September 20, 2007

Landis Banned, French Lab Warned

ESPN has reported what will probably be the final verdict in the year+ long saga of the Floyd Landis doping scandal. After $2 million of defense funding, investigations, and accusations, the verdict was 2-1 against Landis. While this might not be big news, some of the details of the verdict should be of more relevance in an age where steroids and steroids testing will be dominating many of the major sports in years to come.

Even the majority which ruled against Landis admitted that the French Lab which performed the test did not follow appropriate procedures and their report, according to the dissenting opinion, "The documents supplied by LNDD are so filled with errors..."

From the dissenter:
"Also, the T-E ratio test is acknowledged as a simple test to run. The IRMS test is universally acknowledged as a very complicated test to run, requiring much skill. If the LNDD couldn't get the T-E ratio test right, how can a person have any confidence that LNDD got the much more complicated IRMS test correct?"

While Landis is probably stuck with this decision, the problem of a lab which appears to have no accountability remains. This same lab accused Lance of cheating as well. Maybe they just improved their tampering technique for Floyd's case. In situations like this year's Tour where a single positive result forced the withdrawal of an entire team, who's to say there might not be some shady dealings when only one lab is responsible for all the testing? I'm not saying I believe Floyd is innocent. I just don't know any more, and I don't trust the various anti-doping agencies, which have a reputation to uphold as well.

In an age of steroid paranoia, the athlete still deserves the privilege of defending himself in a fair trial of some sort. What if Tom Brady tests positive for something, but the lab messed up? The NFL and MLB appear to have appropriate waiting periods before announcing results to check backup samples and such. The French lab which tests cyclists is notorious for releasing its findings a little early.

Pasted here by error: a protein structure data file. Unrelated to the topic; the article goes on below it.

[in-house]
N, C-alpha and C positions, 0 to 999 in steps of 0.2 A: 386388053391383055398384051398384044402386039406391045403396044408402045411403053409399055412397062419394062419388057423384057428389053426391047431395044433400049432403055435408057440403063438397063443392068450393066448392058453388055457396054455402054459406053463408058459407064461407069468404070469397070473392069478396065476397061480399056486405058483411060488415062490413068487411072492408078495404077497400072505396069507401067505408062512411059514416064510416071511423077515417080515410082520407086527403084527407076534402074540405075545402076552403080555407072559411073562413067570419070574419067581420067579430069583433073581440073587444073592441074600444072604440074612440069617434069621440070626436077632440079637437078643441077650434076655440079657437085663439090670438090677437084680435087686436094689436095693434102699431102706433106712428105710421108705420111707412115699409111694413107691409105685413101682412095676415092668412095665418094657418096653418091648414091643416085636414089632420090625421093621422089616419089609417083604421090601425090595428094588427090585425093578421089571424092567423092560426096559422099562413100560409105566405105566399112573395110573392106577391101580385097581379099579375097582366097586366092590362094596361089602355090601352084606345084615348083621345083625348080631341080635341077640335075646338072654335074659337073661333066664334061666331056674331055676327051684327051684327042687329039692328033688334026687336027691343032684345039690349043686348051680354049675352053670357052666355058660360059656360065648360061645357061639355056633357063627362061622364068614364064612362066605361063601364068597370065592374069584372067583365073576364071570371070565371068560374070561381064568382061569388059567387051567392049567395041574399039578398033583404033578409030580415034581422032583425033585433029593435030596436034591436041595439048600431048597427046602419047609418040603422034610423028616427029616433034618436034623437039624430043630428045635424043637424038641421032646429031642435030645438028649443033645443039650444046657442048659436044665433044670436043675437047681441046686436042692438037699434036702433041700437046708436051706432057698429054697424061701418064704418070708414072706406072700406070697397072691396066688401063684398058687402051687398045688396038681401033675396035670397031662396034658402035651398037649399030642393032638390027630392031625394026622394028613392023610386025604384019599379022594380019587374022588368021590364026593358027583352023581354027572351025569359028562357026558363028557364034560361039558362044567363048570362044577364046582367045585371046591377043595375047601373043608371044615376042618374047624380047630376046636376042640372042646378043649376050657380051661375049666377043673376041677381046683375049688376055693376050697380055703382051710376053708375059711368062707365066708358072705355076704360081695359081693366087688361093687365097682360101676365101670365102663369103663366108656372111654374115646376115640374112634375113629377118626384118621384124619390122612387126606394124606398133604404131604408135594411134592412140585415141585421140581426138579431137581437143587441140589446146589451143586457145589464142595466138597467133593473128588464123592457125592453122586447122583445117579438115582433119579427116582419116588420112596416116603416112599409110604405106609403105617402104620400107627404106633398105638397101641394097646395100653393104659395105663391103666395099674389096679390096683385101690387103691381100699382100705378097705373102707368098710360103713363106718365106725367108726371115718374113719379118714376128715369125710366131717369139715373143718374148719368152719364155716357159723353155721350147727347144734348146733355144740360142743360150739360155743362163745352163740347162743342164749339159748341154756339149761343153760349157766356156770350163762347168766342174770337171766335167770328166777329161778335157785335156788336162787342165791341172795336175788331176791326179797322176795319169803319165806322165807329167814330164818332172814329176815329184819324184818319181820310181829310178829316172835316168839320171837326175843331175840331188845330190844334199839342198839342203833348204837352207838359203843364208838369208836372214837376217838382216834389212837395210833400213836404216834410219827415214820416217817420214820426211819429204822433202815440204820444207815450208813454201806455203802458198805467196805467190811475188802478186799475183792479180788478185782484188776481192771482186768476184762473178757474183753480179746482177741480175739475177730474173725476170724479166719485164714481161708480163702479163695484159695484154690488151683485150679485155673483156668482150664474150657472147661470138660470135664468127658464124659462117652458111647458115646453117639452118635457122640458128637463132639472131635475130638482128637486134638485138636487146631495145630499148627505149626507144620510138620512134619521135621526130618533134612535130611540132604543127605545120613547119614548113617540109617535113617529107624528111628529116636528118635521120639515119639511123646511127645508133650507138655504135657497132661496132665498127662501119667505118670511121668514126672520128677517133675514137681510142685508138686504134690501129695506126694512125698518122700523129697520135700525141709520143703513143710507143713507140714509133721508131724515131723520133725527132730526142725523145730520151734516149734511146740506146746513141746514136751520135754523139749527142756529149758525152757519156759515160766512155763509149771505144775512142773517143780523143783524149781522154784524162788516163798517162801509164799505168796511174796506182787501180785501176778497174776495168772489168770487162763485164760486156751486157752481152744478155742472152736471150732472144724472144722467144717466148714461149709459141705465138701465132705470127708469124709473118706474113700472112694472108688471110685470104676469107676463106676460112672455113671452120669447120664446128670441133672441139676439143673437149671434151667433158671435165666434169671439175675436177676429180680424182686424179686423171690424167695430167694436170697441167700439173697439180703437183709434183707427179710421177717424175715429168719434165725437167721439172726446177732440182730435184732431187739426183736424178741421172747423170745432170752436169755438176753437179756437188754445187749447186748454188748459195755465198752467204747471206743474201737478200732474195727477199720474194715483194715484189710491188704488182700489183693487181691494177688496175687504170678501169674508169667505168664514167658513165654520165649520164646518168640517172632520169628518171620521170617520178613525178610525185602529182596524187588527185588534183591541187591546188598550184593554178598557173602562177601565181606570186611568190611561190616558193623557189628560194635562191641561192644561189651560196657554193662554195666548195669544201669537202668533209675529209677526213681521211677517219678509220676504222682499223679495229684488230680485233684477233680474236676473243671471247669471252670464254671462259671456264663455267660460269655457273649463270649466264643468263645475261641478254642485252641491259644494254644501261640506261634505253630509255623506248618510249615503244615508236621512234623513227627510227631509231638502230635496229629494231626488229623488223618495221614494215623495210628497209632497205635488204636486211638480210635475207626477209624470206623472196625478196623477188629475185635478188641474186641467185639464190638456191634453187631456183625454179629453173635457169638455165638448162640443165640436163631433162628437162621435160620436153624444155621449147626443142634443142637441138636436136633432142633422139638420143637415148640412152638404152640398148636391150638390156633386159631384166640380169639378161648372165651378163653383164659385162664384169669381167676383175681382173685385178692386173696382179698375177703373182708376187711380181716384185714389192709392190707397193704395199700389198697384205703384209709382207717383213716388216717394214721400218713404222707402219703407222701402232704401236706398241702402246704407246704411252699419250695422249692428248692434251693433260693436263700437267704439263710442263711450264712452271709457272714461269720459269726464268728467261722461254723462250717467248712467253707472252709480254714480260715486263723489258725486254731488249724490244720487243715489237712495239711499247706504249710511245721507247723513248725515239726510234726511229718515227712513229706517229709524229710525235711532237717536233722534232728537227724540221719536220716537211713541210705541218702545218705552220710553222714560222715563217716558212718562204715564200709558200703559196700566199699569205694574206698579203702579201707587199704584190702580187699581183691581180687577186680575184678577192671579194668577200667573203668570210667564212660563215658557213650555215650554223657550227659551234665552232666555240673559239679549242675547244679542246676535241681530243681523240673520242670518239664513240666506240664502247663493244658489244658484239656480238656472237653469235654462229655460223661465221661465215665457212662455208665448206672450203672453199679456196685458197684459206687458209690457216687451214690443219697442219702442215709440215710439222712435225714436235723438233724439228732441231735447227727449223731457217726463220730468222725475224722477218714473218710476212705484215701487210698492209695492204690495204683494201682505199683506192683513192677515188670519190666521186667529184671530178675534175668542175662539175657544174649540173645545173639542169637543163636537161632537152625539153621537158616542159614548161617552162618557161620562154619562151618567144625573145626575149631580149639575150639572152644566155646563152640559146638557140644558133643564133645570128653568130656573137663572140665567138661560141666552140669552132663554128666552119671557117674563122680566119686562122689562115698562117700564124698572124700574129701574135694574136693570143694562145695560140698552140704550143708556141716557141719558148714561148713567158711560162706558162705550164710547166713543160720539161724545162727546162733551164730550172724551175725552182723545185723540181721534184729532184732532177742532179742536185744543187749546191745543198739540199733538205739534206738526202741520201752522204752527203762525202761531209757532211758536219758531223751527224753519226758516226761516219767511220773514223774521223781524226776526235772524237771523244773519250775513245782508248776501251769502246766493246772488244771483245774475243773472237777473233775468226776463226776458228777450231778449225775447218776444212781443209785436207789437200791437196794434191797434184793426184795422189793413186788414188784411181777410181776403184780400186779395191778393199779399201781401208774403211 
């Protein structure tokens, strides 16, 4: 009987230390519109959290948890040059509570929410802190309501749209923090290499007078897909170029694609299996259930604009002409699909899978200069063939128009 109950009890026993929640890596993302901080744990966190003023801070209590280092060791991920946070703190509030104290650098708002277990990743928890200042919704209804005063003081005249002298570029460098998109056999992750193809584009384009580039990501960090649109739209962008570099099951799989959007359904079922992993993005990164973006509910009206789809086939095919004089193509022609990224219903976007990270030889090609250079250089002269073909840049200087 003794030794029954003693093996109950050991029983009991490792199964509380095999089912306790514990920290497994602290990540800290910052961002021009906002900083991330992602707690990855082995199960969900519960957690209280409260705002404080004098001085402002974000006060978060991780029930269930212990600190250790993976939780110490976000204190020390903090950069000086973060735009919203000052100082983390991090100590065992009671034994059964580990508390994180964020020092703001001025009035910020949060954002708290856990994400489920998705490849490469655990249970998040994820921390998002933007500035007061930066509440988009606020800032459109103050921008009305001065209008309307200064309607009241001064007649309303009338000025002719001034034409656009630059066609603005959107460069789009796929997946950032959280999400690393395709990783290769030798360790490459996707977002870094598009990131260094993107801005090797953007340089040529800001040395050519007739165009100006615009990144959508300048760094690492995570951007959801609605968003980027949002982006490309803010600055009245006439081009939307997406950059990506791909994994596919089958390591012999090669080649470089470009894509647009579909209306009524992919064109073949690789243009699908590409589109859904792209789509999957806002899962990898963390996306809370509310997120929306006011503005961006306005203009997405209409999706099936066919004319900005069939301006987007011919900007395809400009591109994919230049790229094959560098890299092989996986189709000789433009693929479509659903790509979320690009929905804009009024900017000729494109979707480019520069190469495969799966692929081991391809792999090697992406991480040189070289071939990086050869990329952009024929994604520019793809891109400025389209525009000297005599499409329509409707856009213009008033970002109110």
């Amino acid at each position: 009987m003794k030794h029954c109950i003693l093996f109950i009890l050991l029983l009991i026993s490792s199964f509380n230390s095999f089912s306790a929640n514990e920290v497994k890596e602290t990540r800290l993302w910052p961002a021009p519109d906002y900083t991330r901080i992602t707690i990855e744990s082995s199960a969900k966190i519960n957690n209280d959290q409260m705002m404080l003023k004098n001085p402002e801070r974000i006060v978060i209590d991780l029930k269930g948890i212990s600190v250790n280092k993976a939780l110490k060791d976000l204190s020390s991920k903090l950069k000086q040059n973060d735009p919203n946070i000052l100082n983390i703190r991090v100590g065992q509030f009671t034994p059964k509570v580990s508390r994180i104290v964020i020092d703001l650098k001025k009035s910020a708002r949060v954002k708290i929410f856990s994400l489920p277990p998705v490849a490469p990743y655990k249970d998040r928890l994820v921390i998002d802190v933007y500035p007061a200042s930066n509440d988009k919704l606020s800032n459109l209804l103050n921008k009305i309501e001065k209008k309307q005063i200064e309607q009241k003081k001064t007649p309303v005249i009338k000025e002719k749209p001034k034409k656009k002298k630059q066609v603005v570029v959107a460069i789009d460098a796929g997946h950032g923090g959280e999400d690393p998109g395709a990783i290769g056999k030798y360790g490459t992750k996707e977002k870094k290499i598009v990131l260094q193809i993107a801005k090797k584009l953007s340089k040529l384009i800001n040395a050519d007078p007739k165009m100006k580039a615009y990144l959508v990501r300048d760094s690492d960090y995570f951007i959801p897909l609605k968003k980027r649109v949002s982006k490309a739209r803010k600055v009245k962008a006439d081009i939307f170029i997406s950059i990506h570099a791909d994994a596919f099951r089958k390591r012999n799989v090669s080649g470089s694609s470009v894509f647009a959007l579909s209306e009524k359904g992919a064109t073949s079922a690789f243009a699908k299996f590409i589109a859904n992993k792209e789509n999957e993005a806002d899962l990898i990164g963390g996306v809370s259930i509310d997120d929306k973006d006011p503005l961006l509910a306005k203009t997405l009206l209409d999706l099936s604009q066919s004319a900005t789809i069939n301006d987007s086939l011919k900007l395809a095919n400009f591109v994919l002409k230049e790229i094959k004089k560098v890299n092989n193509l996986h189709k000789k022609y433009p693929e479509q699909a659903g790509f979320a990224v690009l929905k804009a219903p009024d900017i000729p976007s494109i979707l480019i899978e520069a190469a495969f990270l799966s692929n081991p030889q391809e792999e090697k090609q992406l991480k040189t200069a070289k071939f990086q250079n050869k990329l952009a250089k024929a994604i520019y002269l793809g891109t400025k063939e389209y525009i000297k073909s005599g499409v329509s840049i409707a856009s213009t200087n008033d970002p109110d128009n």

I just hope athletes get a fair shake, clean or dirty. We'll never know about Floyd.

5 Responses:

Russell said...

Or the NFL's designated lab has a Browns fan on staff, who decides it might even the playing field if Ray Lewis tested positive? Is there any accountability?

J-Red said...

Ray is clean because I say so.

J-Red said...

And funny you should mention Tom Brady when a "prominent" Massachusetts athlete, as well as an athlete/entertainer, have come up in the most recent federal probe.

My bet for "athlete/entertainer" is John Cena, the WWE wrestler.

Brien said...

The problem with blaming the lab is that "the lab screwed up" has been the go-to defense for every steroid user from Ben Johnson on. Maybe in a couple of those cases the lab really did screw up the result, but certainly not in all cases.

As one of the few American cycling fans who doesn't spend every weekend riding around in spandex, it's frustrating because we don't know who is cheating, and we probably never will. I'd like to see more former riders come out and talk about their own doping and what they saw from other riders. The impression that the cycling community is giving off at the moment is that everyone is dirty. I hope that's not the case, but I can't be sure.

J-Red said...

"The lab screwed up" also earned Mr. O.J. Simpson his freedom.

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